“Then I don’t think I have to answer, and I’m not going to tell you.”
That was the end of the call, because I hung up. My attitude to the query is straightforward. If you want to ask me a stupid question, you could at least have the decency to pay for the call, instead of wasting my money as well as my time. I mean, asking people if they have insurance is not exactly a sophisticated approach to risk management, is it? Here is a tip for you: some people lie. The people who do not have insurance will probably lie about it and say they do. I did not lie. I just refused to answer the question. And just let me reiterate, I do not want to buy insurance.
When I spoke to another customer service representative today, she read the little notes on the screen about my earlier call with your sales team. The little notes said that I had no insurance. I think we can agree that note is in error, and suggests a woeful approach to listening to your customers’ answers whilst cross-examining them. Given that you are such poor listeners, please let me reiterate that I do not want to buy insurance.
It does not take a logician to point out that my refusal to answer a question does not justify the incorrect conclusion that I do not have insurance. That means your records are in error. I do have building insurance. I never said I do not have building insurance. You now know I have building insurance because you have the photocopied schedule (much like every other schedule for every other year I have had the house and the mortgage, would you like to see them all?). Perhaps you should also go back and listen to the recording of the conversation and explain to your sales representative the difference between a customer refusing to answer her stupid question and a customer answering her stupid question in the negative. And just let me reiterate, I do not want to buy building insurance, because I have it already.
Ironically, my main reason for trying to rearrange the mortgage was to bolster my application for a visa to escape this country, which I find to be run by utter nincompoops that have destroyed its economy and then punish the taxpayer for trying to make a living. As the ‘Head of Service’ you will also appreciate the irony relating to my call. I called in the hope of obtaining a service from your business, was hassled about a lot of services I did not want, was refused the service I did want, and subsequently made to provide you with paperwork to justify my continuing to receive the service I already had. I will now manage the risk of this recurring by never talking to one of your sales team again. This should considerably reduce the time and money wasted on not buying insurance and not sending you documentation per F.13.1.8 or any other annoying clauses in the terms and conditions. And just let me reiterate, I do not want to buy insurance.
The good news for you is that I will be retaining my mortgage with your bank. I will not be transferring it anywhere else. Now that you are government-owned, your bank will always offer a leading rate of interest to borrowers, because the government is just as desperate to help the voters who over-borrowed from your bank as they are desperate to maintain jobs for employees of a bank that was too generous in its lending. I fully intend to take advantage of that low lending rate by continuing to borrow as much as I can for as long as I can under the current mortgage agreement, and will do nothing that violates any aspect of the terms and conditions, no matter how annoying you are. I will be paying my mortgage back as slowly as possible and generally doing nothing to help you rebuild your withered capital base. With a bit of luck, the pound will keep on falling, making my liability smaller and smaller and hence easier to repay with the income I intend to make overseas. And just let me reiterate, I do not want to buy insurance.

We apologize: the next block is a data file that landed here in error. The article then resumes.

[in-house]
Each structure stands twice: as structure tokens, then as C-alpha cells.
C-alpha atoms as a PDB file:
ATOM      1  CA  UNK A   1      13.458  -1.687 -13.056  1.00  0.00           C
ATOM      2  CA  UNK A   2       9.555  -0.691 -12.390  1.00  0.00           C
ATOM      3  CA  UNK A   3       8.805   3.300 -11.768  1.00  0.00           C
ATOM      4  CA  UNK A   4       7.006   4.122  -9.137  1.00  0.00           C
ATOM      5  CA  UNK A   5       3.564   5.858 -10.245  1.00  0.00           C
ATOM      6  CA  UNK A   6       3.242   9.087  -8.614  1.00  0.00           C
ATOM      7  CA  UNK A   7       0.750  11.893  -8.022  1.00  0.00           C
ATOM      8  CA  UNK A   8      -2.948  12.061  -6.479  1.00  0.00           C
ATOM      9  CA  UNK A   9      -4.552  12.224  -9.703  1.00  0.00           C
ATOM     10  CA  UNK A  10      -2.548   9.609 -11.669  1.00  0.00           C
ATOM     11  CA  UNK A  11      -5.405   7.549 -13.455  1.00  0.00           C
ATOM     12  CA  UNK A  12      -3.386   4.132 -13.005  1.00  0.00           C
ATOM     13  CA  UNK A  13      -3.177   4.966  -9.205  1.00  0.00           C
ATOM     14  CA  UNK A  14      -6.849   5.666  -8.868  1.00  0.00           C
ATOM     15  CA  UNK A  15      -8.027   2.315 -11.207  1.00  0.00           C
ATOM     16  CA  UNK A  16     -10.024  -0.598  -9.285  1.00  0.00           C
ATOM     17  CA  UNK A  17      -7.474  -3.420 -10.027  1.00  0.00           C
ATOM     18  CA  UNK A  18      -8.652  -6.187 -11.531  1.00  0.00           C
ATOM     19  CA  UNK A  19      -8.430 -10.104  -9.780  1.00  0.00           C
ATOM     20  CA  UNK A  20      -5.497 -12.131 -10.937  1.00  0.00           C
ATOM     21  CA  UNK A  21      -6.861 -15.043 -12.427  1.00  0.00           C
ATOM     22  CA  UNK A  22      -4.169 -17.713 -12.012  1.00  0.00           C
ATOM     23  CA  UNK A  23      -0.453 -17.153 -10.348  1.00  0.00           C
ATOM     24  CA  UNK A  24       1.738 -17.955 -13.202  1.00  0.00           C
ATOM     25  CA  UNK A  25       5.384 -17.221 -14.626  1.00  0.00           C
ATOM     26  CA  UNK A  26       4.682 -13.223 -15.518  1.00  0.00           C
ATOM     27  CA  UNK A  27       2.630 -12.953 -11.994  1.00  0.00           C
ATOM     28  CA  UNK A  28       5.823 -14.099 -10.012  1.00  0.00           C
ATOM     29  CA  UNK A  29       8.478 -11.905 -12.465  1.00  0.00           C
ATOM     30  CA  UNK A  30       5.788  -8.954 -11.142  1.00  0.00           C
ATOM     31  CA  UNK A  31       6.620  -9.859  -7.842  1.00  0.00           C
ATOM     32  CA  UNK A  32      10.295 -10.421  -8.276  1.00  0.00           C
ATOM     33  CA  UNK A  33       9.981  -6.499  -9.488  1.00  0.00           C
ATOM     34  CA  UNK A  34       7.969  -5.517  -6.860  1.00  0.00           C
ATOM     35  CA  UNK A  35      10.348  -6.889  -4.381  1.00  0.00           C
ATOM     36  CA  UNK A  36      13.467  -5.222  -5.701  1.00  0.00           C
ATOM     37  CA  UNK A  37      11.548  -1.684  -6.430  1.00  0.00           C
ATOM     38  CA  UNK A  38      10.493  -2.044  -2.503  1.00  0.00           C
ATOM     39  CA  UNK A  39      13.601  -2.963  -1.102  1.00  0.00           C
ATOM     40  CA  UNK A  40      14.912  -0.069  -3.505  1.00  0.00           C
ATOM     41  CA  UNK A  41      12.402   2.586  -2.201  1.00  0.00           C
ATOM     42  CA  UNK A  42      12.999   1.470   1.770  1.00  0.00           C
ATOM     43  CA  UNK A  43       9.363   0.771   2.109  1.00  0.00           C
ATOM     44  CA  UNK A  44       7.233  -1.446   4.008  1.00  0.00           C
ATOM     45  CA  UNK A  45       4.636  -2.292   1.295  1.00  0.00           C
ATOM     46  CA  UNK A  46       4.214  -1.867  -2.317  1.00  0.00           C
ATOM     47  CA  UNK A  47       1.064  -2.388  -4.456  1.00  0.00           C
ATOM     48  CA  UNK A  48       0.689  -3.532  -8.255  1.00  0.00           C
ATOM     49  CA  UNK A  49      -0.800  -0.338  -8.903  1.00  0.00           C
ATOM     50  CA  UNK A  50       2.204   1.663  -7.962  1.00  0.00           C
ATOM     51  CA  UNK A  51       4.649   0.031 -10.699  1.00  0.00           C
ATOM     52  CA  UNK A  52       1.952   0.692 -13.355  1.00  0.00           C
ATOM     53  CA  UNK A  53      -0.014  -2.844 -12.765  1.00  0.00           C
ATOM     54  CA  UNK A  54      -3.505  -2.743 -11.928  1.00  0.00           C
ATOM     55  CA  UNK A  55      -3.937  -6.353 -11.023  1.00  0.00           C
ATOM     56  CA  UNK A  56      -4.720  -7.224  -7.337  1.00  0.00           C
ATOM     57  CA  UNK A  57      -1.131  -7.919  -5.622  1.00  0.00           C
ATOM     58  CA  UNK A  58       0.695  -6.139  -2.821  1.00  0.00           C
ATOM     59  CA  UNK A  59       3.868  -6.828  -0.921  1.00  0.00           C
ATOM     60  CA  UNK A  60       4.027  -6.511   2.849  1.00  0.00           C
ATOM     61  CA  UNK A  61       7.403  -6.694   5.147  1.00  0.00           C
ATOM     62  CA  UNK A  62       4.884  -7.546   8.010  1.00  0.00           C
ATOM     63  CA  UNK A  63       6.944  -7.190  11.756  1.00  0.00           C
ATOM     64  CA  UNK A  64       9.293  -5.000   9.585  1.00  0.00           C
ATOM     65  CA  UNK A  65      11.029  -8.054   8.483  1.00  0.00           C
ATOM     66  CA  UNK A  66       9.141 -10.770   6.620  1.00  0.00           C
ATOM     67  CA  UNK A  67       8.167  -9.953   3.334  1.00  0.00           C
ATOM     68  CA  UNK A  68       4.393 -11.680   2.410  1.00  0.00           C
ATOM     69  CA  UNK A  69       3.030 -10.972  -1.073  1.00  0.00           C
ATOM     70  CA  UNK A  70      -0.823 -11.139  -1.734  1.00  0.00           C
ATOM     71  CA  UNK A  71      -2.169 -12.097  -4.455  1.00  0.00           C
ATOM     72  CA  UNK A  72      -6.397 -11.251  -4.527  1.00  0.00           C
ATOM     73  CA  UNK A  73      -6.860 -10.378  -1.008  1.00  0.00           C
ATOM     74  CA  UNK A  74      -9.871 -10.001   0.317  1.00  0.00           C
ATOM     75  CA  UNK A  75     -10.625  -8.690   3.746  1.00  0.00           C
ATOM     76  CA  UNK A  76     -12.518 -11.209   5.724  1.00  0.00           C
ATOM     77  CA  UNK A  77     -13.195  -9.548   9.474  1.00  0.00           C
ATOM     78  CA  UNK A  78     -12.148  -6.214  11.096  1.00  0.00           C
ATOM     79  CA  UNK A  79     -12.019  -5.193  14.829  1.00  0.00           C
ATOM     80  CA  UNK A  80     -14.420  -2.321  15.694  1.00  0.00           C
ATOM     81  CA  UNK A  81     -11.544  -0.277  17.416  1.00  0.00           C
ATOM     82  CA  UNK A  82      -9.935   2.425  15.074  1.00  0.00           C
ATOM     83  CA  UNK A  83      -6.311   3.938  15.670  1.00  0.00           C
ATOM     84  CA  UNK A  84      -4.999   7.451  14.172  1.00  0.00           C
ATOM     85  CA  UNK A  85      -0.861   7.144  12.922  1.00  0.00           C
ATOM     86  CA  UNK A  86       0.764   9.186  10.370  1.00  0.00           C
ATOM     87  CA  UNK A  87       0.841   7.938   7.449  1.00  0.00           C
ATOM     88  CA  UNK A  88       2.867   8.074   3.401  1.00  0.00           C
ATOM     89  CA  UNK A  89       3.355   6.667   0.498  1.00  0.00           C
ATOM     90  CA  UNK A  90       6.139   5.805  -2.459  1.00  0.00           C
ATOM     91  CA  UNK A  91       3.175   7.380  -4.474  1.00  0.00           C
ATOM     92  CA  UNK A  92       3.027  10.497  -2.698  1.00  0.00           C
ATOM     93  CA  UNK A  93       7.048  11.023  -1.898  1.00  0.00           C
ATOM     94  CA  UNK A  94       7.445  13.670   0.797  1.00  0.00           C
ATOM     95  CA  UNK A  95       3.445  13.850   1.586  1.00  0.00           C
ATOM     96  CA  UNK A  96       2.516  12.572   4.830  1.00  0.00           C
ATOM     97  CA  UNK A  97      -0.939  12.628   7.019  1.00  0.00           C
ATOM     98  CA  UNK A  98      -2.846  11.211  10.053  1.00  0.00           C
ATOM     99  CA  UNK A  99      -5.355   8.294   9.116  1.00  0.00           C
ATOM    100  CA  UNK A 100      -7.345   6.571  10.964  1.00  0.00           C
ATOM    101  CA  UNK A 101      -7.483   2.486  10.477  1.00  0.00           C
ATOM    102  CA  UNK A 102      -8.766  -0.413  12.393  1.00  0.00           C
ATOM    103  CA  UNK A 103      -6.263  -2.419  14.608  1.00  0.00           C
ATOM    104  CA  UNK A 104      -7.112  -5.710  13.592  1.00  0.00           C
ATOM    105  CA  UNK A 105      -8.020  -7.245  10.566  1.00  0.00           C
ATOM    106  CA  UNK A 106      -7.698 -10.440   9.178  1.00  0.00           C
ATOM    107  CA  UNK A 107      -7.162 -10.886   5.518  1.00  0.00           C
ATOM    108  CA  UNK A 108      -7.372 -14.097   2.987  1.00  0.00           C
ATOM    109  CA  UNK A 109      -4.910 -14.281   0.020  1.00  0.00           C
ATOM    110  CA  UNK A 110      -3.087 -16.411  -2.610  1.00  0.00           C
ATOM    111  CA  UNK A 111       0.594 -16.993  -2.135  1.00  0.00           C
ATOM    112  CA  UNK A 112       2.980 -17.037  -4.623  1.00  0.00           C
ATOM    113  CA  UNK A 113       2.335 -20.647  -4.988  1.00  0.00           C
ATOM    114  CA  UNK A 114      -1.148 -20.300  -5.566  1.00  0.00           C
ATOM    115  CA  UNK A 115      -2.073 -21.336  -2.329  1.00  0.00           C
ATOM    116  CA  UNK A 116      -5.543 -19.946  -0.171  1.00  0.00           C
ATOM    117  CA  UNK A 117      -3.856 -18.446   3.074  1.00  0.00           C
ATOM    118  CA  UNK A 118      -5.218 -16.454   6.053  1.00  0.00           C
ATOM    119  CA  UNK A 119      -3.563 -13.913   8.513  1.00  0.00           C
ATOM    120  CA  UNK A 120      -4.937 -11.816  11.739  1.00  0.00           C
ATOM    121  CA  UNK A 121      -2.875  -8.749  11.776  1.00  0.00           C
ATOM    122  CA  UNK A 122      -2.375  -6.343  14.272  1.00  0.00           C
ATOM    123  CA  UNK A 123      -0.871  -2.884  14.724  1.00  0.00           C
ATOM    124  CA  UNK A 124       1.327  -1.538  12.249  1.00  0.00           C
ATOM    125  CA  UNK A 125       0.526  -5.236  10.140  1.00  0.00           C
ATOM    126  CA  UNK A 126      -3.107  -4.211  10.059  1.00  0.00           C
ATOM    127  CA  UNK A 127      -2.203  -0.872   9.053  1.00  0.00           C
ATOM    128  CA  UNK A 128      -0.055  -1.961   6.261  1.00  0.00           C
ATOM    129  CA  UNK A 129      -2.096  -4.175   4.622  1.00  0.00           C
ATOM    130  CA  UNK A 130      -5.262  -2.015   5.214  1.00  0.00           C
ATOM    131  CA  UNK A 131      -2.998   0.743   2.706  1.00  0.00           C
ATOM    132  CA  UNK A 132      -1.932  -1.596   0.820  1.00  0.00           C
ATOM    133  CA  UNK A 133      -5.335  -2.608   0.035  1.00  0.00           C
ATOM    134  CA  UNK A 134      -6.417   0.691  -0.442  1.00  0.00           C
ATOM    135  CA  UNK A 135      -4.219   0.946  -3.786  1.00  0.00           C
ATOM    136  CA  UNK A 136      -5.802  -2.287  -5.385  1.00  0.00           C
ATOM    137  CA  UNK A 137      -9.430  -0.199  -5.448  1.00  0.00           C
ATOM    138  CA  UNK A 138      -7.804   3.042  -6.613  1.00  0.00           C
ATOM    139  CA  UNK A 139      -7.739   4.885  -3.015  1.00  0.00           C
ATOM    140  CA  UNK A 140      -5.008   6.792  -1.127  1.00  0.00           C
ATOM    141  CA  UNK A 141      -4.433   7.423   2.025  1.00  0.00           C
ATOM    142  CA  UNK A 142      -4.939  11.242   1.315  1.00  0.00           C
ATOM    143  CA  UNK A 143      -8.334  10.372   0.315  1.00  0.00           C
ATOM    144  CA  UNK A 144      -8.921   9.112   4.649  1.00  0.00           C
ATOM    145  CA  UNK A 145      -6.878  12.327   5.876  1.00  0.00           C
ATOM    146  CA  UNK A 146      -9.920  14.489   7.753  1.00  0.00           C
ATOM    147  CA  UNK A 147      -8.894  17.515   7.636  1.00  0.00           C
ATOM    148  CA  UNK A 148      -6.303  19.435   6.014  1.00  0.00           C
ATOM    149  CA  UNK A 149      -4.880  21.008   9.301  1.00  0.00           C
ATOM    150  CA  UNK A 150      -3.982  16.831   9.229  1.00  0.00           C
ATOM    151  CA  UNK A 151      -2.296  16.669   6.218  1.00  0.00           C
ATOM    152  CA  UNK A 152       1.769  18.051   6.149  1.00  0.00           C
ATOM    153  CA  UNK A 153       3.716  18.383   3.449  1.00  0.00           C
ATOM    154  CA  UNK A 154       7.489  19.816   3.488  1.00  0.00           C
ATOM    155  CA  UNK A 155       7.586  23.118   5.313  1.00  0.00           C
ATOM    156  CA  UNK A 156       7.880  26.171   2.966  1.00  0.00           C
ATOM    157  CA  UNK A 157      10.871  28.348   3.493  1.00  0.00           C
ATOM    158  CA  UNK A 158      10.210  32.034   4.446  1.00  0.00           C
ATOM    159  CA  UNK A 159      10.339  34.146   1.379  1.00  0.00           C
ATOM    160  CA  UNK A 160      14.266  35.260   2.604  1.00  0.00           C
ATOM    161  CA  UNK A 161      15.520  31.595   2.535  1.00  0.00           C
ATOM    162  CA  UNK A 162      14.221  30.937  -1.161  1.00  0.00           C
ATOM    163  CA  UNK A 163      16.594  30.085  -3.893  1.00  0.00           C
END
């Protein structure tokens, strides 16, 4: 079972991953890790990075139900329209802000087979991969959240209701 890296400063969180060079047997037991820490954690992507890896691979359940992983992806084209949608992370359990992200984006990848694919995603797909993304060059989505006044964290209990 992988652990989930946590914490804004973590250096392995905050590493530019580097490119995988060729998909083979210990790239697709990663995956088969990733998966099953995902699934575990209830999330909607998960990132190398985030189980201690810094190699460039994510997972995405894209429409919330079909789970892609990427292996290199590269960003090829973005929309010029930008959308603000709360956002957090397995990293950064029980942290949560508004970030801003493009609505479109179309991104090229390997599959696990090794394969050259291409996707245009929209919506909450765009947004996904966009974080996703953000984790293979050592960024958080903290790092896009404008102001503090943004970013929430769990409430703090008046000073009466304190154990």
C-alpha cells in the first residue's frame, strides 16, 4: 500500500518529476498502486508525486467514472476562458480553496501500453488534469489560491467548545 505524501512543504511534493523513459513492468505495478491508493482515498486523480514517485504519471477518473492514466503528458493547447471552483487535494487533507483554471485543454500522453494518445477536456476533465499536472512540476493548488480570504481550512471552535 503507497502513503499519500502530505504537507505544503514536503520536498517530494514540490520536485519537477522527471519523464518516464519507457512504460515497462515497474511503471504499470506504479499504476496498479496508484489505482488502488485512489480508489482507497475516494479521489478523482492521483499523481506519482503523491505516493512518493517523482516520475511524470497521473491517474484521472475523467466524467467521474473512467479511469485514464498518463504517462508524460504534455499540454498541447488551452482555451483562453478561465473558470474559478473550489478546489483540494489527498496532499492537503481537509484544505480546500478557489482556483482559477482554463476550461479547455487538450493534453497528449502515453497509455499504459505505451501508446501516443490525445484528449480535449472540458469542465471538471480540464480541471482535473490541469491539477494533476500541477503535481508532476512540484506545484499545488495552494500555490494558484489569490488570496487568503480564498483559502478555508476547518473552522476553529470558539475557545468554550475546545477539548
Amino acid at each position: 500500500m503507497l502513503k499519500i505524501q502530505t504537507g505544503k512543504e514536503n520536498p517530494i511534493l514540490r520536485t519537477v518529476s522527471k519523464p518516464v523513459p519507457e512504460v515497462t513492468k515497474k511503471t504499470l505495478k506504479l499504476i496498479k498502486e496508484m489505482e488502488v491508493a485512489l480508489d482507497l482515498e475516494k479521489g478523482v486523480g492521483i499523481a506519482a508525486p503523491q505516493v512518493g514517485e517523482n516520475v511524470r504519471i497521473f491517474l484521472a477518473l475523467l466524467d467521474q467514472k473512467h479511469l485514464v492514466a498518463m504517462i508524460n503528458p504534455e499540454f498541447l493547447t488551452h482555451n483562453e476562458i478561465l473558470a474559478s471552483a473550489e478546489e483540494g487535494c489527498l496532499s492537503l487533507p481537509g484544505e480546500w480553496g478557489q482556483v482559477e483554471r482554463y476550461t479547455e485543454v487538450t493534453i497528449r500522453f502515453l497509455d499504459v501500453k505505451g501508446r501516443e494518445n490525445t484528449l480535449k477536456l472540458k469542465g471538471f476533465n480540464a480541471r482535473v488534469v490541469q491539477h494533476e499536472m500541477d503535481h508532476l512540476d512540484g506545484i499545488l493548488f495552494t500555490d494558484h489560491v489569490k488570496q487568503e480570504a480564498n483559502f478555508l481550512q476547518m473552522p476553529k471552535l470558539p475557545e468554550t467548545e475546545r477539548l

However, there is also some bad news for your bank. The bad news is that my company definitely will be closing its business account. That asset will be transferred to another bank which was not so horribly mismanaged (though I admit the choice is poor), has not been nationalized, and which can pay a better rate of interest on deposits. I hope this gives you an opportunity to reflect on whether this obnoxious attempt to sell insurance, followed by the spiteful demand for paperwork to support my existing mortgage, has helped to increase the profitability of your business. I think you should conclude it had the opposite effect. And just let me reiterate, I do not want to buy insurance.
Eric R. A. Priezkalns
P.S. Forgive the comical use of a postscript, but I did not want to spoil the flow of the letter. Let me assure you that it is of no consequence to me whether you read this or not. My primary goal in writing this letter was to amuse the readers of my website, and to warn them about your derisory approach to “service”, which I can see from your letter is part of your job title but will otherwise assume you have no responsibility for. In the unlikely event that you actually have some responsibility, and this letter prompts you to do something to prevent atrocious experiences like this happening to your other customers, that would be an unexpected bonus.
P.P.S. Just let me reiterate, I do not want to buy insurance.
+++ Update +++
To be fair to HBOS, I have since been called by not one but two people, both of whom had obviously listened to the recording of my rather painful conversation about-but-not-about insurance. Both took my complaints very seriously. Is this evidence of a big business that really does try to respond to its failings in handling customers? It makes a nice change to think so!